Take the 2-minute tour ×
Stack Overflow is a question and answer site for professional and enthusiast programmers. It's 100% free, no registration required.

I have a method in a class as follow that I want to intercept:

[CustomTag1(Order = 0)]
[CustomTag2(Order = 1)]
public virtual DoSomething()

How can I inject the order value into ICallHandler.Order property, when using CustomAttributeMatchingRule?

I don't want the order to be hard coded to the handler itself or at registration. I want it to be a variable of the Order property of the method annotation.

share|improve this question

1 Answer 1

up vote 3 down vote accepted

I've achieved this using the HandlerAttribute - in general I use this anyway for attribute-style interception in Unity simply because you don't have to bother creating policies manually - instead you just apply a HandlerAttribute to your code and Unity will automatically create a policy for you.

Anyway, something like this is probably what you are after. First define a call handler as usual except parameterise it: -

public class MyCallHandler : ICallHandler
{
    public MyCallHandler(Int32 value)
    {
        Order = value;
    }

    public IMethodReturn Invoke(IMethodInvocation input, GetNextHandlerDelegate getNext)
    {
        Console.WriteLine("Parameterised call handler!");
        return getNext()(input, getNext);
    }

    public int Order { get; set; }
}

Now instead of using the CustomTagAttribute, use a HandlerAttribute:-

public class MyHandler : HandlerAttribute
{
    private readonly Int32 value;
    public MyHandler(Int32 value)
    {
        this.value = value;
    }

    public override ICallHandler CreateHandler(IUnityContainer container)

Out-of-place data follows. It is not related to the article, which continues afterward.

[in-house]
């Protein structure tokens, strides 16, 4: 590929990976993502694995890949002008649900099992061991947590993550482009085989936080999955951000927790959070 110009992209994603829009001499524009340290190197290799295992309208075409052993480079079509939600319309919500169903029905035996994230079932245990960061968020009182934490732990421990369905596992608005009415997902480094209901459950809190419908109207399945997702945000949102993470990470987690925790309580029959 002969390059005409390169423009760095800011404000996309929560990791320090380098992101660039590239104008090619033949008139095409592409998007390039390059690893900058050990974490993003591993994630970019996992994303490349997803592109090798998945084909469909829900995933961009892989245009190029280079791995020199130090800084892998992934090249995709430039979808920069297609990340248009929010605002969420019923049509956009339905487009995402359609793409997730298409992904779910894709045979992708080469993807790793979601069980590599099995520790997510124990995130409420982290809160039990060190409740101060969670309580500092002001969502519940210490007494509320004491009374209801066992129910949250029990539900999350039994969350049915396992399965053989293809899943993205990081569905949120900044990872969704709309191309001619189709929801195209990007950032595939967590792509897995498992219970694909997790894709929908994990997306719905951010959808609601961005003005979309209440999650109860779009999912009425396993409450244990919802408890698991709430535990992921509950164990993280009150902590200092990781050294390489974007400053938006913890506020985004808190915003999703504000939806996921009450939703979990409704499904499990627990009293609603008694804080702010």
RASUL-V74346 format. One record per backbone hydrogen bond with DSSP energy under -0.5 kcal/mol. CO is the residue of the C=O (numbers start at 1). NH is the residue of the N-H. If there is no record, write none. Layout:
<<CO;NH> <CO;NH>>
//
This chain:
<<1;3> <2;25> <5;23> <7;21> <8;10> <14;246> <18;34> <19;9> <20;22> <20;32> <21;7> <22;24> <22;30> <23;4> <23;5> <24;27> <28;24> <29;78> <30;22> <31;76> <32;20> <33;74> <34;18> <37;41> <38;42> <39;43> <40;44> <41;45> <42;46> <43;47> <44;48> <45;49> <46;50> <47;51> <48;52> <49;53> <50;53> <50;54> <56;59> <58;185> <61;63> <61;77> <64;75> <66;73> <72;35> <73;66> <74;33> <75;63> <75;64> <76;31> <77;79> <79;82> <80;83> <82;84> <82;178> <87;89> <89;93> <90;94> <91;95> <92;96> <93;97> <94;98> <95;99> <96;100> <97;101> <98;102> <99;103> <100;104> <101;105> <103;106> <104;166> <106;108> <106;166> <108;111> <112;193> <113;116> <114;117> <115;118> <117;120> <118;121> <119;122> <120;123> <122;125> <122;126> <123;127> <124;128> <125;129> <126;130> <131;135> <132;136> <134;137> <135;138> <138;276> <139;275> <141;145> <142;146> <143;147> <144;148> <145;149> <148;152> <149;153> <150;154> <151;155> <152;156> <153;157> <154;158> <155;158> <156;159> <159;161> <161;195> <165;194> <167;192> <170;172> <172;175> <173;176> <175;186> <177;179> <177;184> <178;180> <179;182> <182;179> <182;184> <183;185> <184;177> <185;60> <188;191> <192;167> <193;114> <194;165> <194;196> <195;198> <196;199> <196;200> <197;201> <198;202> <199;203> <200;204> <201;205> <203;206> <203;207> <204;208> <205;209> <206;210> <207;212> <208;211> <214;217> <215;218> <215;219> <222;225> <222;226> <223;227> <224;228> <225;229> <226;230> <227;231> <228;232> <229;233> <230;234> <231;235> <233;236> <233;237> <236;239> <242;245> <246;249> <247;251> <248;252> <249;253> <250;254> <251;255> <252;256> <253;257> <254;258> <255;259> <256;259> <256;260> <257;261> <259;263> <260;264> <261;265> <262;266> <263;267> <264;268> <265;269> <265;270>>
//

{
        return new MyCallHandler(value);
    }
}

The MyHandler is applied on your class. The CreateHandler method gets called, at which point it creates an instance MyCallHandler: -

public class MyClass
{
    [MyHandler(2)] // Order of 2
    public virtual void Foo()
    {
        Console.WriteLine("Inside method!");
    }
}

Note that I've deliberately separated the two classes but in reality you can just have one class implement both the ICallHandler interface and the HandlerAttribute abstract method (just return "this").

You could probably achieve something similar without the HandlerAttribute, using your own custom attribute, but it saves you time as you don't need to mess around with creating your own policies.

One thing to note - if you take a parameterised approach, you cannot have your call handlers as singletons, since a different instance will be created every time depending on what order you want it to be in.

share|improve this answer
    
This is great! Thank you for your detailed answer, it's so much help. –  Alwyn Oct 4 '12 at 0:01

Your Answer

 
discard

By posting your answer, you agree to the privacy policy and terms of service.

Not the answer you're looking for? Browse other questions tagged or ask your own question.